Further detailed in vivo and in vitro studies are required before any of these models, described above, can be referred to as the main pathway for the presumed IDO-mediated regulation of the immune system. However, taken together, these theories along with increasing supporting data are indicators of the possible significant impact of IDO on the immune system. Furthermore, these hypotheses are offering a rationale for more extended investigation on possible IDO’s role as an immunomodulatory agent with potential applications in experimental and clinical studies.

Pathological and prognostic significance of IDO

IDO and its correlation with initiation, progression and clinical manifestation of diseases, have recently become the focus of several studies. In fact, increasing evidence suggests a critical immunoregulatory function for IDO and supports the notion that IDO may have the capacity to affect the course of a variety of pathological conditions such as autoimmunity, infections, cancer and transplantation.

IDO and infection

Preliminary evidence to show the effects of IDO on infections was that growth of certain intracellular pathogens such as Toxoplasma gondii was inhibited in an IDO dependent manner. A recent study by Spekker and colleagues suggested that IDO is responsible for the suppression of Neospora caninum growth [15]. Other studies on Toxoplasma gondii suggested that its growth could be contained when certain immune cells including dendritic cells were actively expressing IDO. Further studies have proposed that enhanced IDO expression resulted in resolving of bacterial infections. Same results were obtained in models when infections were caused by Mycobacterium tuberculosis and Bartonella henselae [16, 17]. Mackler and his colleagues demonstrated that higher expression of IDO was associated with remission of bacterial infection, Listeria monocytogenes, in the murine placenta [16, 18, 19, 20, 21]. Their findings suggested that IDO contributed to the lessening of the bacterial infection progression while at the same time maintaining a barrier to T cells whose presence might result in fetal rejection. These results clearly indicated a paradox in IDO function which propose that IDO acts in a way to regulate a fine balance between inflammatory responses, required for protection and immune privilege which is pivotal to contain the excessive inflammatory responses. Furthermore, other recent studies have reported similar findings of higher expression level along with a dichotomy in function for IDO in fungal infection models [22, 23].

IDO and cancer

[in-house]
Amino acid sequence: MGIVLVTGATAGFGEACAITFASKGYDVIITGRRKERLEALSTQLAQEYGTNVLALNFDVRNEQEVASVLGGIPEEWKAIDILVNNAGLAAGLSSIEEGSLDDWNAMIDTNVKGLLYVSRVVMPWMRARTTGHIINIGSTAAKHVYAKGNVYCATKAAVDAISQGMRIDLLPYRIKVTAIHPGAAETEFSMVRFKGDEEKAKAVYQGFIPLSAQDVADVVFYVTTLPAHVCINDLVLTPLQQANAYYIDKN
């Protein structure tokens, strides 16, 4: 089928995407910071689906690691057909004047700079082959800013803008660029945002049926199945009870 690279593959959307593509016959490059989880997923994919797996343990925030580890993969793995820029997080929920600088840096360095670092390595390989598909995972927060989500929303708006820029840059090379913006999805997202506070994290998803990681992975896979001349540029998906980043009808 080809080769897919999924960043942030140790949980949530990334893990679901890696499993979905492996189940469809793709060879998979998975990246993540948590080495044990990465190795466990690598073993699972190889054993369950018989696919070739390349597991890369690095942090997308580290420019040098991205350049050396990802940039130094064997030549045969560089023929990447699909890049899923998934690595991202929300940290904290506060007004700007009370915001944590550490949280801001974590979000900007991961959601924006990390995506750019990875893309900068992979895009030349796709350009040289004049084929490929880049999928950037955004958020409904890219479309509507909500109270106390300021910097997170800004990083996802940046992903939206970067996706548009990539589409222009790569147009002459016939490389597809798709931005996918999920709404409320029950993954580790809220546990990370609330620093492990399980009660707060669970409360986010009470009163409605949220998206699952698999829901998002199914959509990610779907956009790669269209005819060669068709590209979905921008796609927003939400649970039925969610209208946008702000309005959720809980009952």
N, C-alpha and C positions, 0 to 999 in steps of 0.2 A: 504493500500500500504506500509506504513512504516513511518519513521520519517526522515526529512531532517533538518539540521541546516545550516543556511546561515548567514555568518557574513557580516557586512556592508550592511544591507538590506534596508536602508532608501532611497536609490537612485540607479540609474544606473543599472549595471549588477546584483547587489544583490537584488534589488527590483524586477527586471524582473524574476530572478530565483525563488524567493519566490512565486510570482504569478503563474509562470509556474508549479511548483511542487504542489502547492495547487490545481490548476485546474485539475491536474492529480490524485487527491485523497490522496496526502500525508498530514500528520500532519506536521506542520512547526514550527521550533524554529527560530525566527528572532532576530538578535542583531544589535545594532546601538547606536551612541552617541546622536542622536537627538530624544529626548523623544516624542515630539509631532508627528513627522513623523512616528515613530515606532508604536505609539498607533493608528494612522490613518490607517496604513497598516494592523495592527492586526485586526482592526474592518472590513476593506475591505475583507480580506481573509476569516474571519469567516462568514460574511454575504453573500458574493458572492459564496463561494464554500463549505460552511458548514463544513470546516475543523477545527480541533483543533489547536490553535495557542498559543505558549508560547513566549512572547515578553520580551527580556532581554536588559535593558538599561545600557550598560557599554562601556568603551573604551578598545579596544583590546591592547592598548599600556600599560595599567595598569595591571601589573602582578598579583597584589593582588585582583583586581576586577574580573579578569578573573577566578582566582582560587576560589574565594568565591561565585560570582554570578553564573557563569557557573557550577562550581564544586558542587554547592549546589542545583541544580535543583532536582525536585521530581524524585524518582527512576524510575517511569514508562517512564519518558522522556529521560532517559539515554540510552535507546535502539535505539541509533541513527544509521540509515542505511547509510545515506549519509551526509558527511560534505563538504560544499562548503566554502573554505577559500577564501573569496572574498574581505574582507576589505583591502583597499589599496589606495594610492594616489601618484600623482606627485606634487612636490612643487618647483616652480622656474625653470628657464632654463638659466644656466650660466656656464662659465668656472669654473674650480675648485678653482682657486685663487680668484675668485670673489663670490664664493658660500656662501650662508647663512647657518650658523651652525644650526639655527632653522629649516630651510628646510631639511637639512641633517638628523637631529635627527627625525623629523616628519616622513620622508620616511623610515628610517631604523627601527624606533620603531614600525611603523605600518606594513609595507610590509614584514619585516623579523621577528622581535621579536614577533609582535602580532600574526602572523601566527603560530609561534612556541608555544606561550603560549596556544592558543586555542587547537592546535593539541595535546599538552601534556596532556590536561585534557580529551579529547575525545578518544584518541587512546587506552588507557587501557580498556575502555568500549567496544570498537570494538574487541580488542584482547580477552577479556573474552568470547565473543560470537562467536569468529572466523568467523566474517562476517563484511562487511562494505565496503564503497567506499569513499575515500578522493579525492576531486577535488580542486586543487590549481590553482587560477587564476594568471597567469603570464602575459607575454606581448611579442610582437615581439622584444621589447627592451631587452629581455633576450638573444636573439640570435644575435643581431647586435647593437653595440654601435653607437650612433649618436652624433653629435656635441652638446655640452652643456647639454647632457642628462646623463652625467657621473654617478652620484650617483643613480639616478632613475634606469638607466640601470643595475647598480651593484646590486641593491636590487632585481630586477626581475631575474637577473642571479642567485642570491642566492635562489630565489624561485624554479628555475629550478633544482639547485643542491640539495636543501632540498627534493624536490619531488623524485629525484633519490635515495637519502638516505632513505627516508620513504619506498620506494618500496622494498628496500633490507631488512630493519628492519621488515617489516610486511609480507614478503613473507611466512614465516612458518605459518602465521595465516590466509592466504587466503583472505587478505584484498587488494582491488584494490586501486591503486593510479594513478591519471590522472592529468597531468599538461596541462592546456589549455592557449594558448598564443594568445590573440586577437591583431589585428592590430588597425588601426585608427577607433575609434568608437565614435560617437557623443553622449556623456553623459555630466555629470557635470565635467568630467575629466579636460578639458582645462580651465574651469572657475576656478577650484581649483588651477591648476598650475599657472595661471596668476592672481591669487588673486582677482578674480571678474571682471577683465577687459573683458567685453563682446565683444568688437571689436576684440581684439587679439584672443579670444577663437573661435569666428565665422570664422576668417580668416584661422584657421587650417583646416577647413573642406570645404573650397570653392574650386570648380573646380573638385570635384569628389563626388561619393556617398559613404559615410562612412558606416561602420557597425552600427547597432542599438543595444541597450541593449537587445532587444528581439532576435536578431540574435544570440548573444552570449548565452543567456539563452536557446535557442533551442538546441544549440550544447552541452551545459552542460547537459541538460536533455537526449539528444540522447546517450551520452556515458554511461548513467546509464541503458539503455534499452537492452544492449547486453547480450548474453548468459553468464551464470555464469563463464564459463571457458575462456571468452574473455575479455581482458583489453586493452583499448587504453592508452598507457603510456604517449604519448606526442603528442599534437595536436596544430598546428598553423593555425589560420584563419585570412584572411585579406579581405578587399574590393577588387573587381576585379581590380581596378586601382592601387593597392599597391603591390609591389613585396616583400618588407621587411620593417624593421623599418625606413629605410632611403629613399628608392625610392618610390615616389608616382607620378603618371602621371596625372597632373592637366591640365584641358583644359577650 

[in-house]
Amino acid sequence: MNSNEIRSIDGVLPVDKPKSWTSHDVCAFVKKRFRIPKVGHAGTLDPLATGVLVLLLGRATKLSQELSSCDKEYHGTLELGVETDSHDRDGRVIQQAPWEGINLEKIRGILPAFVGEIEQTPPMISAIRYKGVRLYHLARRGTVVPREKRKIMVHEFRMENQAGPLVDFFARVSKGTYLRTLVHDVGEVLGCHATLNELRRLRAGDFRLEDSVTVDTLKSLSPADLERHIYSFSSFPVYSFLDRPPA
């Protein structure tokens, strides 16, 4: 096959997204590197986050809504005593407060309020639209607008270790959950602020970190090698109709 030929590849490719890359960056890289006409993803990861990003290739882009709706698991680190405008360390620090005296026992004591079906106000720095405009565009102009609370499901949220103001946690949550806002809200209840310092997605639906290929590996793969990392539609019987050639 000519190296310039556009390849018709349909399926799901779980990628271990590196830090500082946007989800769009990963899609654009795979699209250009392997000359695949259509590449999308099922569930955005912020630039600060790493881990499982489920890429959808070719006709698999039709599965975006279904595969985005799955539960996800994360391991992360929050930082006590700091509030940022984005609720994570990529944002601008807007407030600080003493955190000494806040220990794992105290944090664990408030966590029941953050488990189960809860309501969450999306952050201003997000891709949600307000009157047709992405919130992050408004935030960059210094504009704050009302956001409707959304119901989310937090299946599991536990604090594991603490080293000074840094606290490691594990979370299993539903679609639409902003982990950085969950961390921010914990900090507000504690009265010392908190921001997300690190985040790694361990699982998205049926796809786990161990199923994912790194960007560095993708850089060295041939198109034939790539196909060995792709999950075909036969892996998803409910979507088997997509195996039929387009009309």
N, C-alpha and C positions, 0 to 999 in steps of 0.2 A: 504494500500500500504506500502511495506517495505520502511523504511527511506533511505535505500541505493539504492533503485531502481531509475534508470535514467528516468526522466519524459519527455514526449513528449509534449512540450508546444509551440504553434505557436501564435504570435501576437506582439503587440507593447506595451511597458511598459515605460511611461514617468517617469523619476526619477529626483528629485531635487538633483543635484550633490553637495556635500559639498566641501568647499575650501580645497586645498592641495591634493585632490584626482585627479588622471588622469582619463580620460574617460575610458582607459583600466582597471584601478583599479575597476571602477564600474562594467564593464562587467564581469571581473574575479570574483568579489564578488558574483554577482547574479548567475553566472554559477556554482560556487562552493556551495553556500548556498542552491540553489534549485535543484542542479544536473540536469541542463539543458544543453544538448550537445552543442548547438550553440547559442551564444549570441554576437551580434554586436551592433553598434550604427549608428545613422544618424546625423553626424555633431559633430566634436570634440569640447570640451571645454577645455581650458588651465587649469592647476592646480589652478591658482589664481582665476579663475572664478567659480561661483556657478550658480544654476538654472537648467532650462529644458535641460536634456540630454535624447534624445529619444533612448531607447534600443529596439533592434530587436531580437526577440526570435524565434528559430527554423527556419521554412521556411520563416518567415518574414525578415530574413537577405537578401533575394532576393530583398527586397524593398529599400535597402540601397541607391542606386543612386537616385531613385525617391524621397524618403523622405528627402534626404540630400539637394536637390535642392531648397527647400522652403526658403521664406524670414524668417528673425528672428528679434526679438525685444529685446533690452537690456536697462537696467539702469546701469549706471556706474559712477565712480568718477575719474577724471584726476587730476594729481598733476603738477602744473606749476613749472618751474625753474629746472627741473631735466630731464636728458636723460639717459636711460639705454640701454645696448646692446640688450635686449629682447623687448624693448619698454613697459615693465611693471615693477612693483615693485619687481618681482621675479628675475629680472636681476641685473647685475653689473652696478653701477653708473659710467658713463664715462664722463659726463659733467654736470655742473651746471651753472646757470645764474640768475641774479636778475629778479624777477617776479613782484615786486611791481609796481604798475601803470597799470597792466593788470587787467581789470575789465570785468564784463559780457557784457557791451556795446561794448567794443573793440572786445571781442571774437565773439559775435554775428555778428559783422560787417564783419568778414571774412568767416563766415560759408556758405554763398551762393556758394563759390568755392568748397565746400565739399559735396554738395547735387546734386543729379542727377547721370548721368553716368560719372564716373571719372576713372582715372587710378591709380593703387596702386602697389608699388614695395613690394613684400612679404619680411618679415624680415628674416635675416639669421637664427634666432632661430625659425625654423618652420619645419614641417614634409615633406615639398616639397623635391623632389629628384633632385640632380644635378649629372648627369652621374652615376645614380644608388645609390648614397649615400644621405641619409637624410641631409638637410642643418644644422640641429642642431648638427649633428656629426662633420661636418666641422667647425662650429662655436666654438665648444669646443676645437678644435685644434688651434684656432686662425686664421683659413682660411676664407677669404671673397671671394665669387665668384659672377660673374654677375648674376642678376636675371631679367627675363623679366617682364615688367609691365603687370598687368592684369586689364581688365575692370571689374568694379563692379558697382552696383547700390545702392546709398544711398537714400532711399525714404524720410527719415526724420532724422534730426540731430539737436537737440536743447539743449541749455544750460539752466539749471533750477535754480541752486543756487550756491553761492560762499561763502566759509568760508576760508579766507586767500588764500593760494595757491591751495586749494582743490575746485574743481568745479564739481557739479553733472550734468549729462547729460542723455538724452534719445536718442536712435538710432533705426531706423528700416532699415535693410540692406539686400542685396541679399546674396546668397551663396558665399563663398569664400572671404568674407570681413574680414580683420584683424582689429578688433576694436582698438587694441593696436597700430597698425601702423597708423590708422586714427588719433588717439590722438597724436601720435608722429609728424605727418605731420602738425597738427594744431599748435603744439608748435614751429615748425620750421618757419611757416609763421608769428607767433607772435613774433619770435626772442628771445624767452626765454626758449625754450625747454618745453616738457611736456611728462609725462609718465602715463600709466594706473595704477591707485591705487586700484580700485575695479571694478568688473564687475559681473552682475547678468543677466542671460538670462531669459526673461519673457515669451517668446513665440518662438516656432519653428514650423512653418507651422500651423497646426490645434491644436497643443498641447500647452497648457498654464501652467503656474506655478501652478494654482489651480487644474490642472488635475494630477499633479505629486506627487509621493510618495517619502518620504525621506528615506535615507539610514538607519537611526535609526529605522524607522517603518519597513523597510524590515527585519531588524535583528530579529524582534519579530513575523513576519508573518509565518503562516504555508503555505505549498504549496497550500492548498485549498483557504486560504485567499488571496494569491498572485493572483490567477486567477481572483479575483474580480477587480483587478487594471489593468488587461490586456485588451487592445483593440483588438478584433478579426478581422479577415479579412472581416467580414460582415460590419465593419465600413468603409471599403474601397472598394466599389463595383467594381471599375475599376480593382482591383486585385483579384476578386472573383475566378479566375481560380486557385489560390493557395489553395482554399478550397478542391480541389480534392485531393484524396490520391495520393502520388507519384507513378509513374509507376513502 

The possibility of a pathologic relation between IDO and cancer was initially proposed by Uyttenhove et al. when they showed that IDO could lessen the T cell responses against tumor in a murine model [24]. Furthermore, Munn et al. were able to detect IDO in tumor draining lymph nodes where tumor antigens first drain and tumor-derived DCs first migrate; IDO was expressed by both tumor cells and dendritic cells [25]. Some reports have shown that tumor cells express IDO, and moreover, transfection of IDO into tumor cells was able to block anti-tumor responses by immune cells. The exact mechanisms by which IDO can prevent tumor rejection is not fully characterized, however, several studies have hypothesized different theories attempting to characterize the mechanism(s) by which IDO may protect tumor from rejection by effector immune responses. One of the recent proposals is considering a genetic pathway to explain the interaction between cancer and assumed IDO immunosuppressive feature. Based on this theory, IDO is contained by cancer suppression gene Bin1, which is attenuated in many human malignancies. Data from this particular study showed that loss of Bin1 in knockout mouse resulted in elevation of IDO expression, driving escape of oncogenically transformed cells from T cell-dependent antitumor immunity which could be reversed by using IDO inhibitor [26]. Therefore, these data suggest that deficiency in Bin1 boosts cancer’s ability of ignoring the immune system by deregulating IDO and that IDO inhibitors may improve responses to cancer chemotherapy. However, data from another study demonstrated no relation between IDO and Bin1 [27]. Moreover, the same study showed that neither IDO nor Bin1 had any correlation with survival rate. Therefore, in a very paradoxical pattern compared with observations from previous studies, these new data suggested that it is very unlikely to establish any relation between IDO activity and progression of certain types of cancer. These disagreements may relate to differences in experimental design and research protocols. More investigations are required before any mechanism(s) for IDO and its impact on immune system could be determined.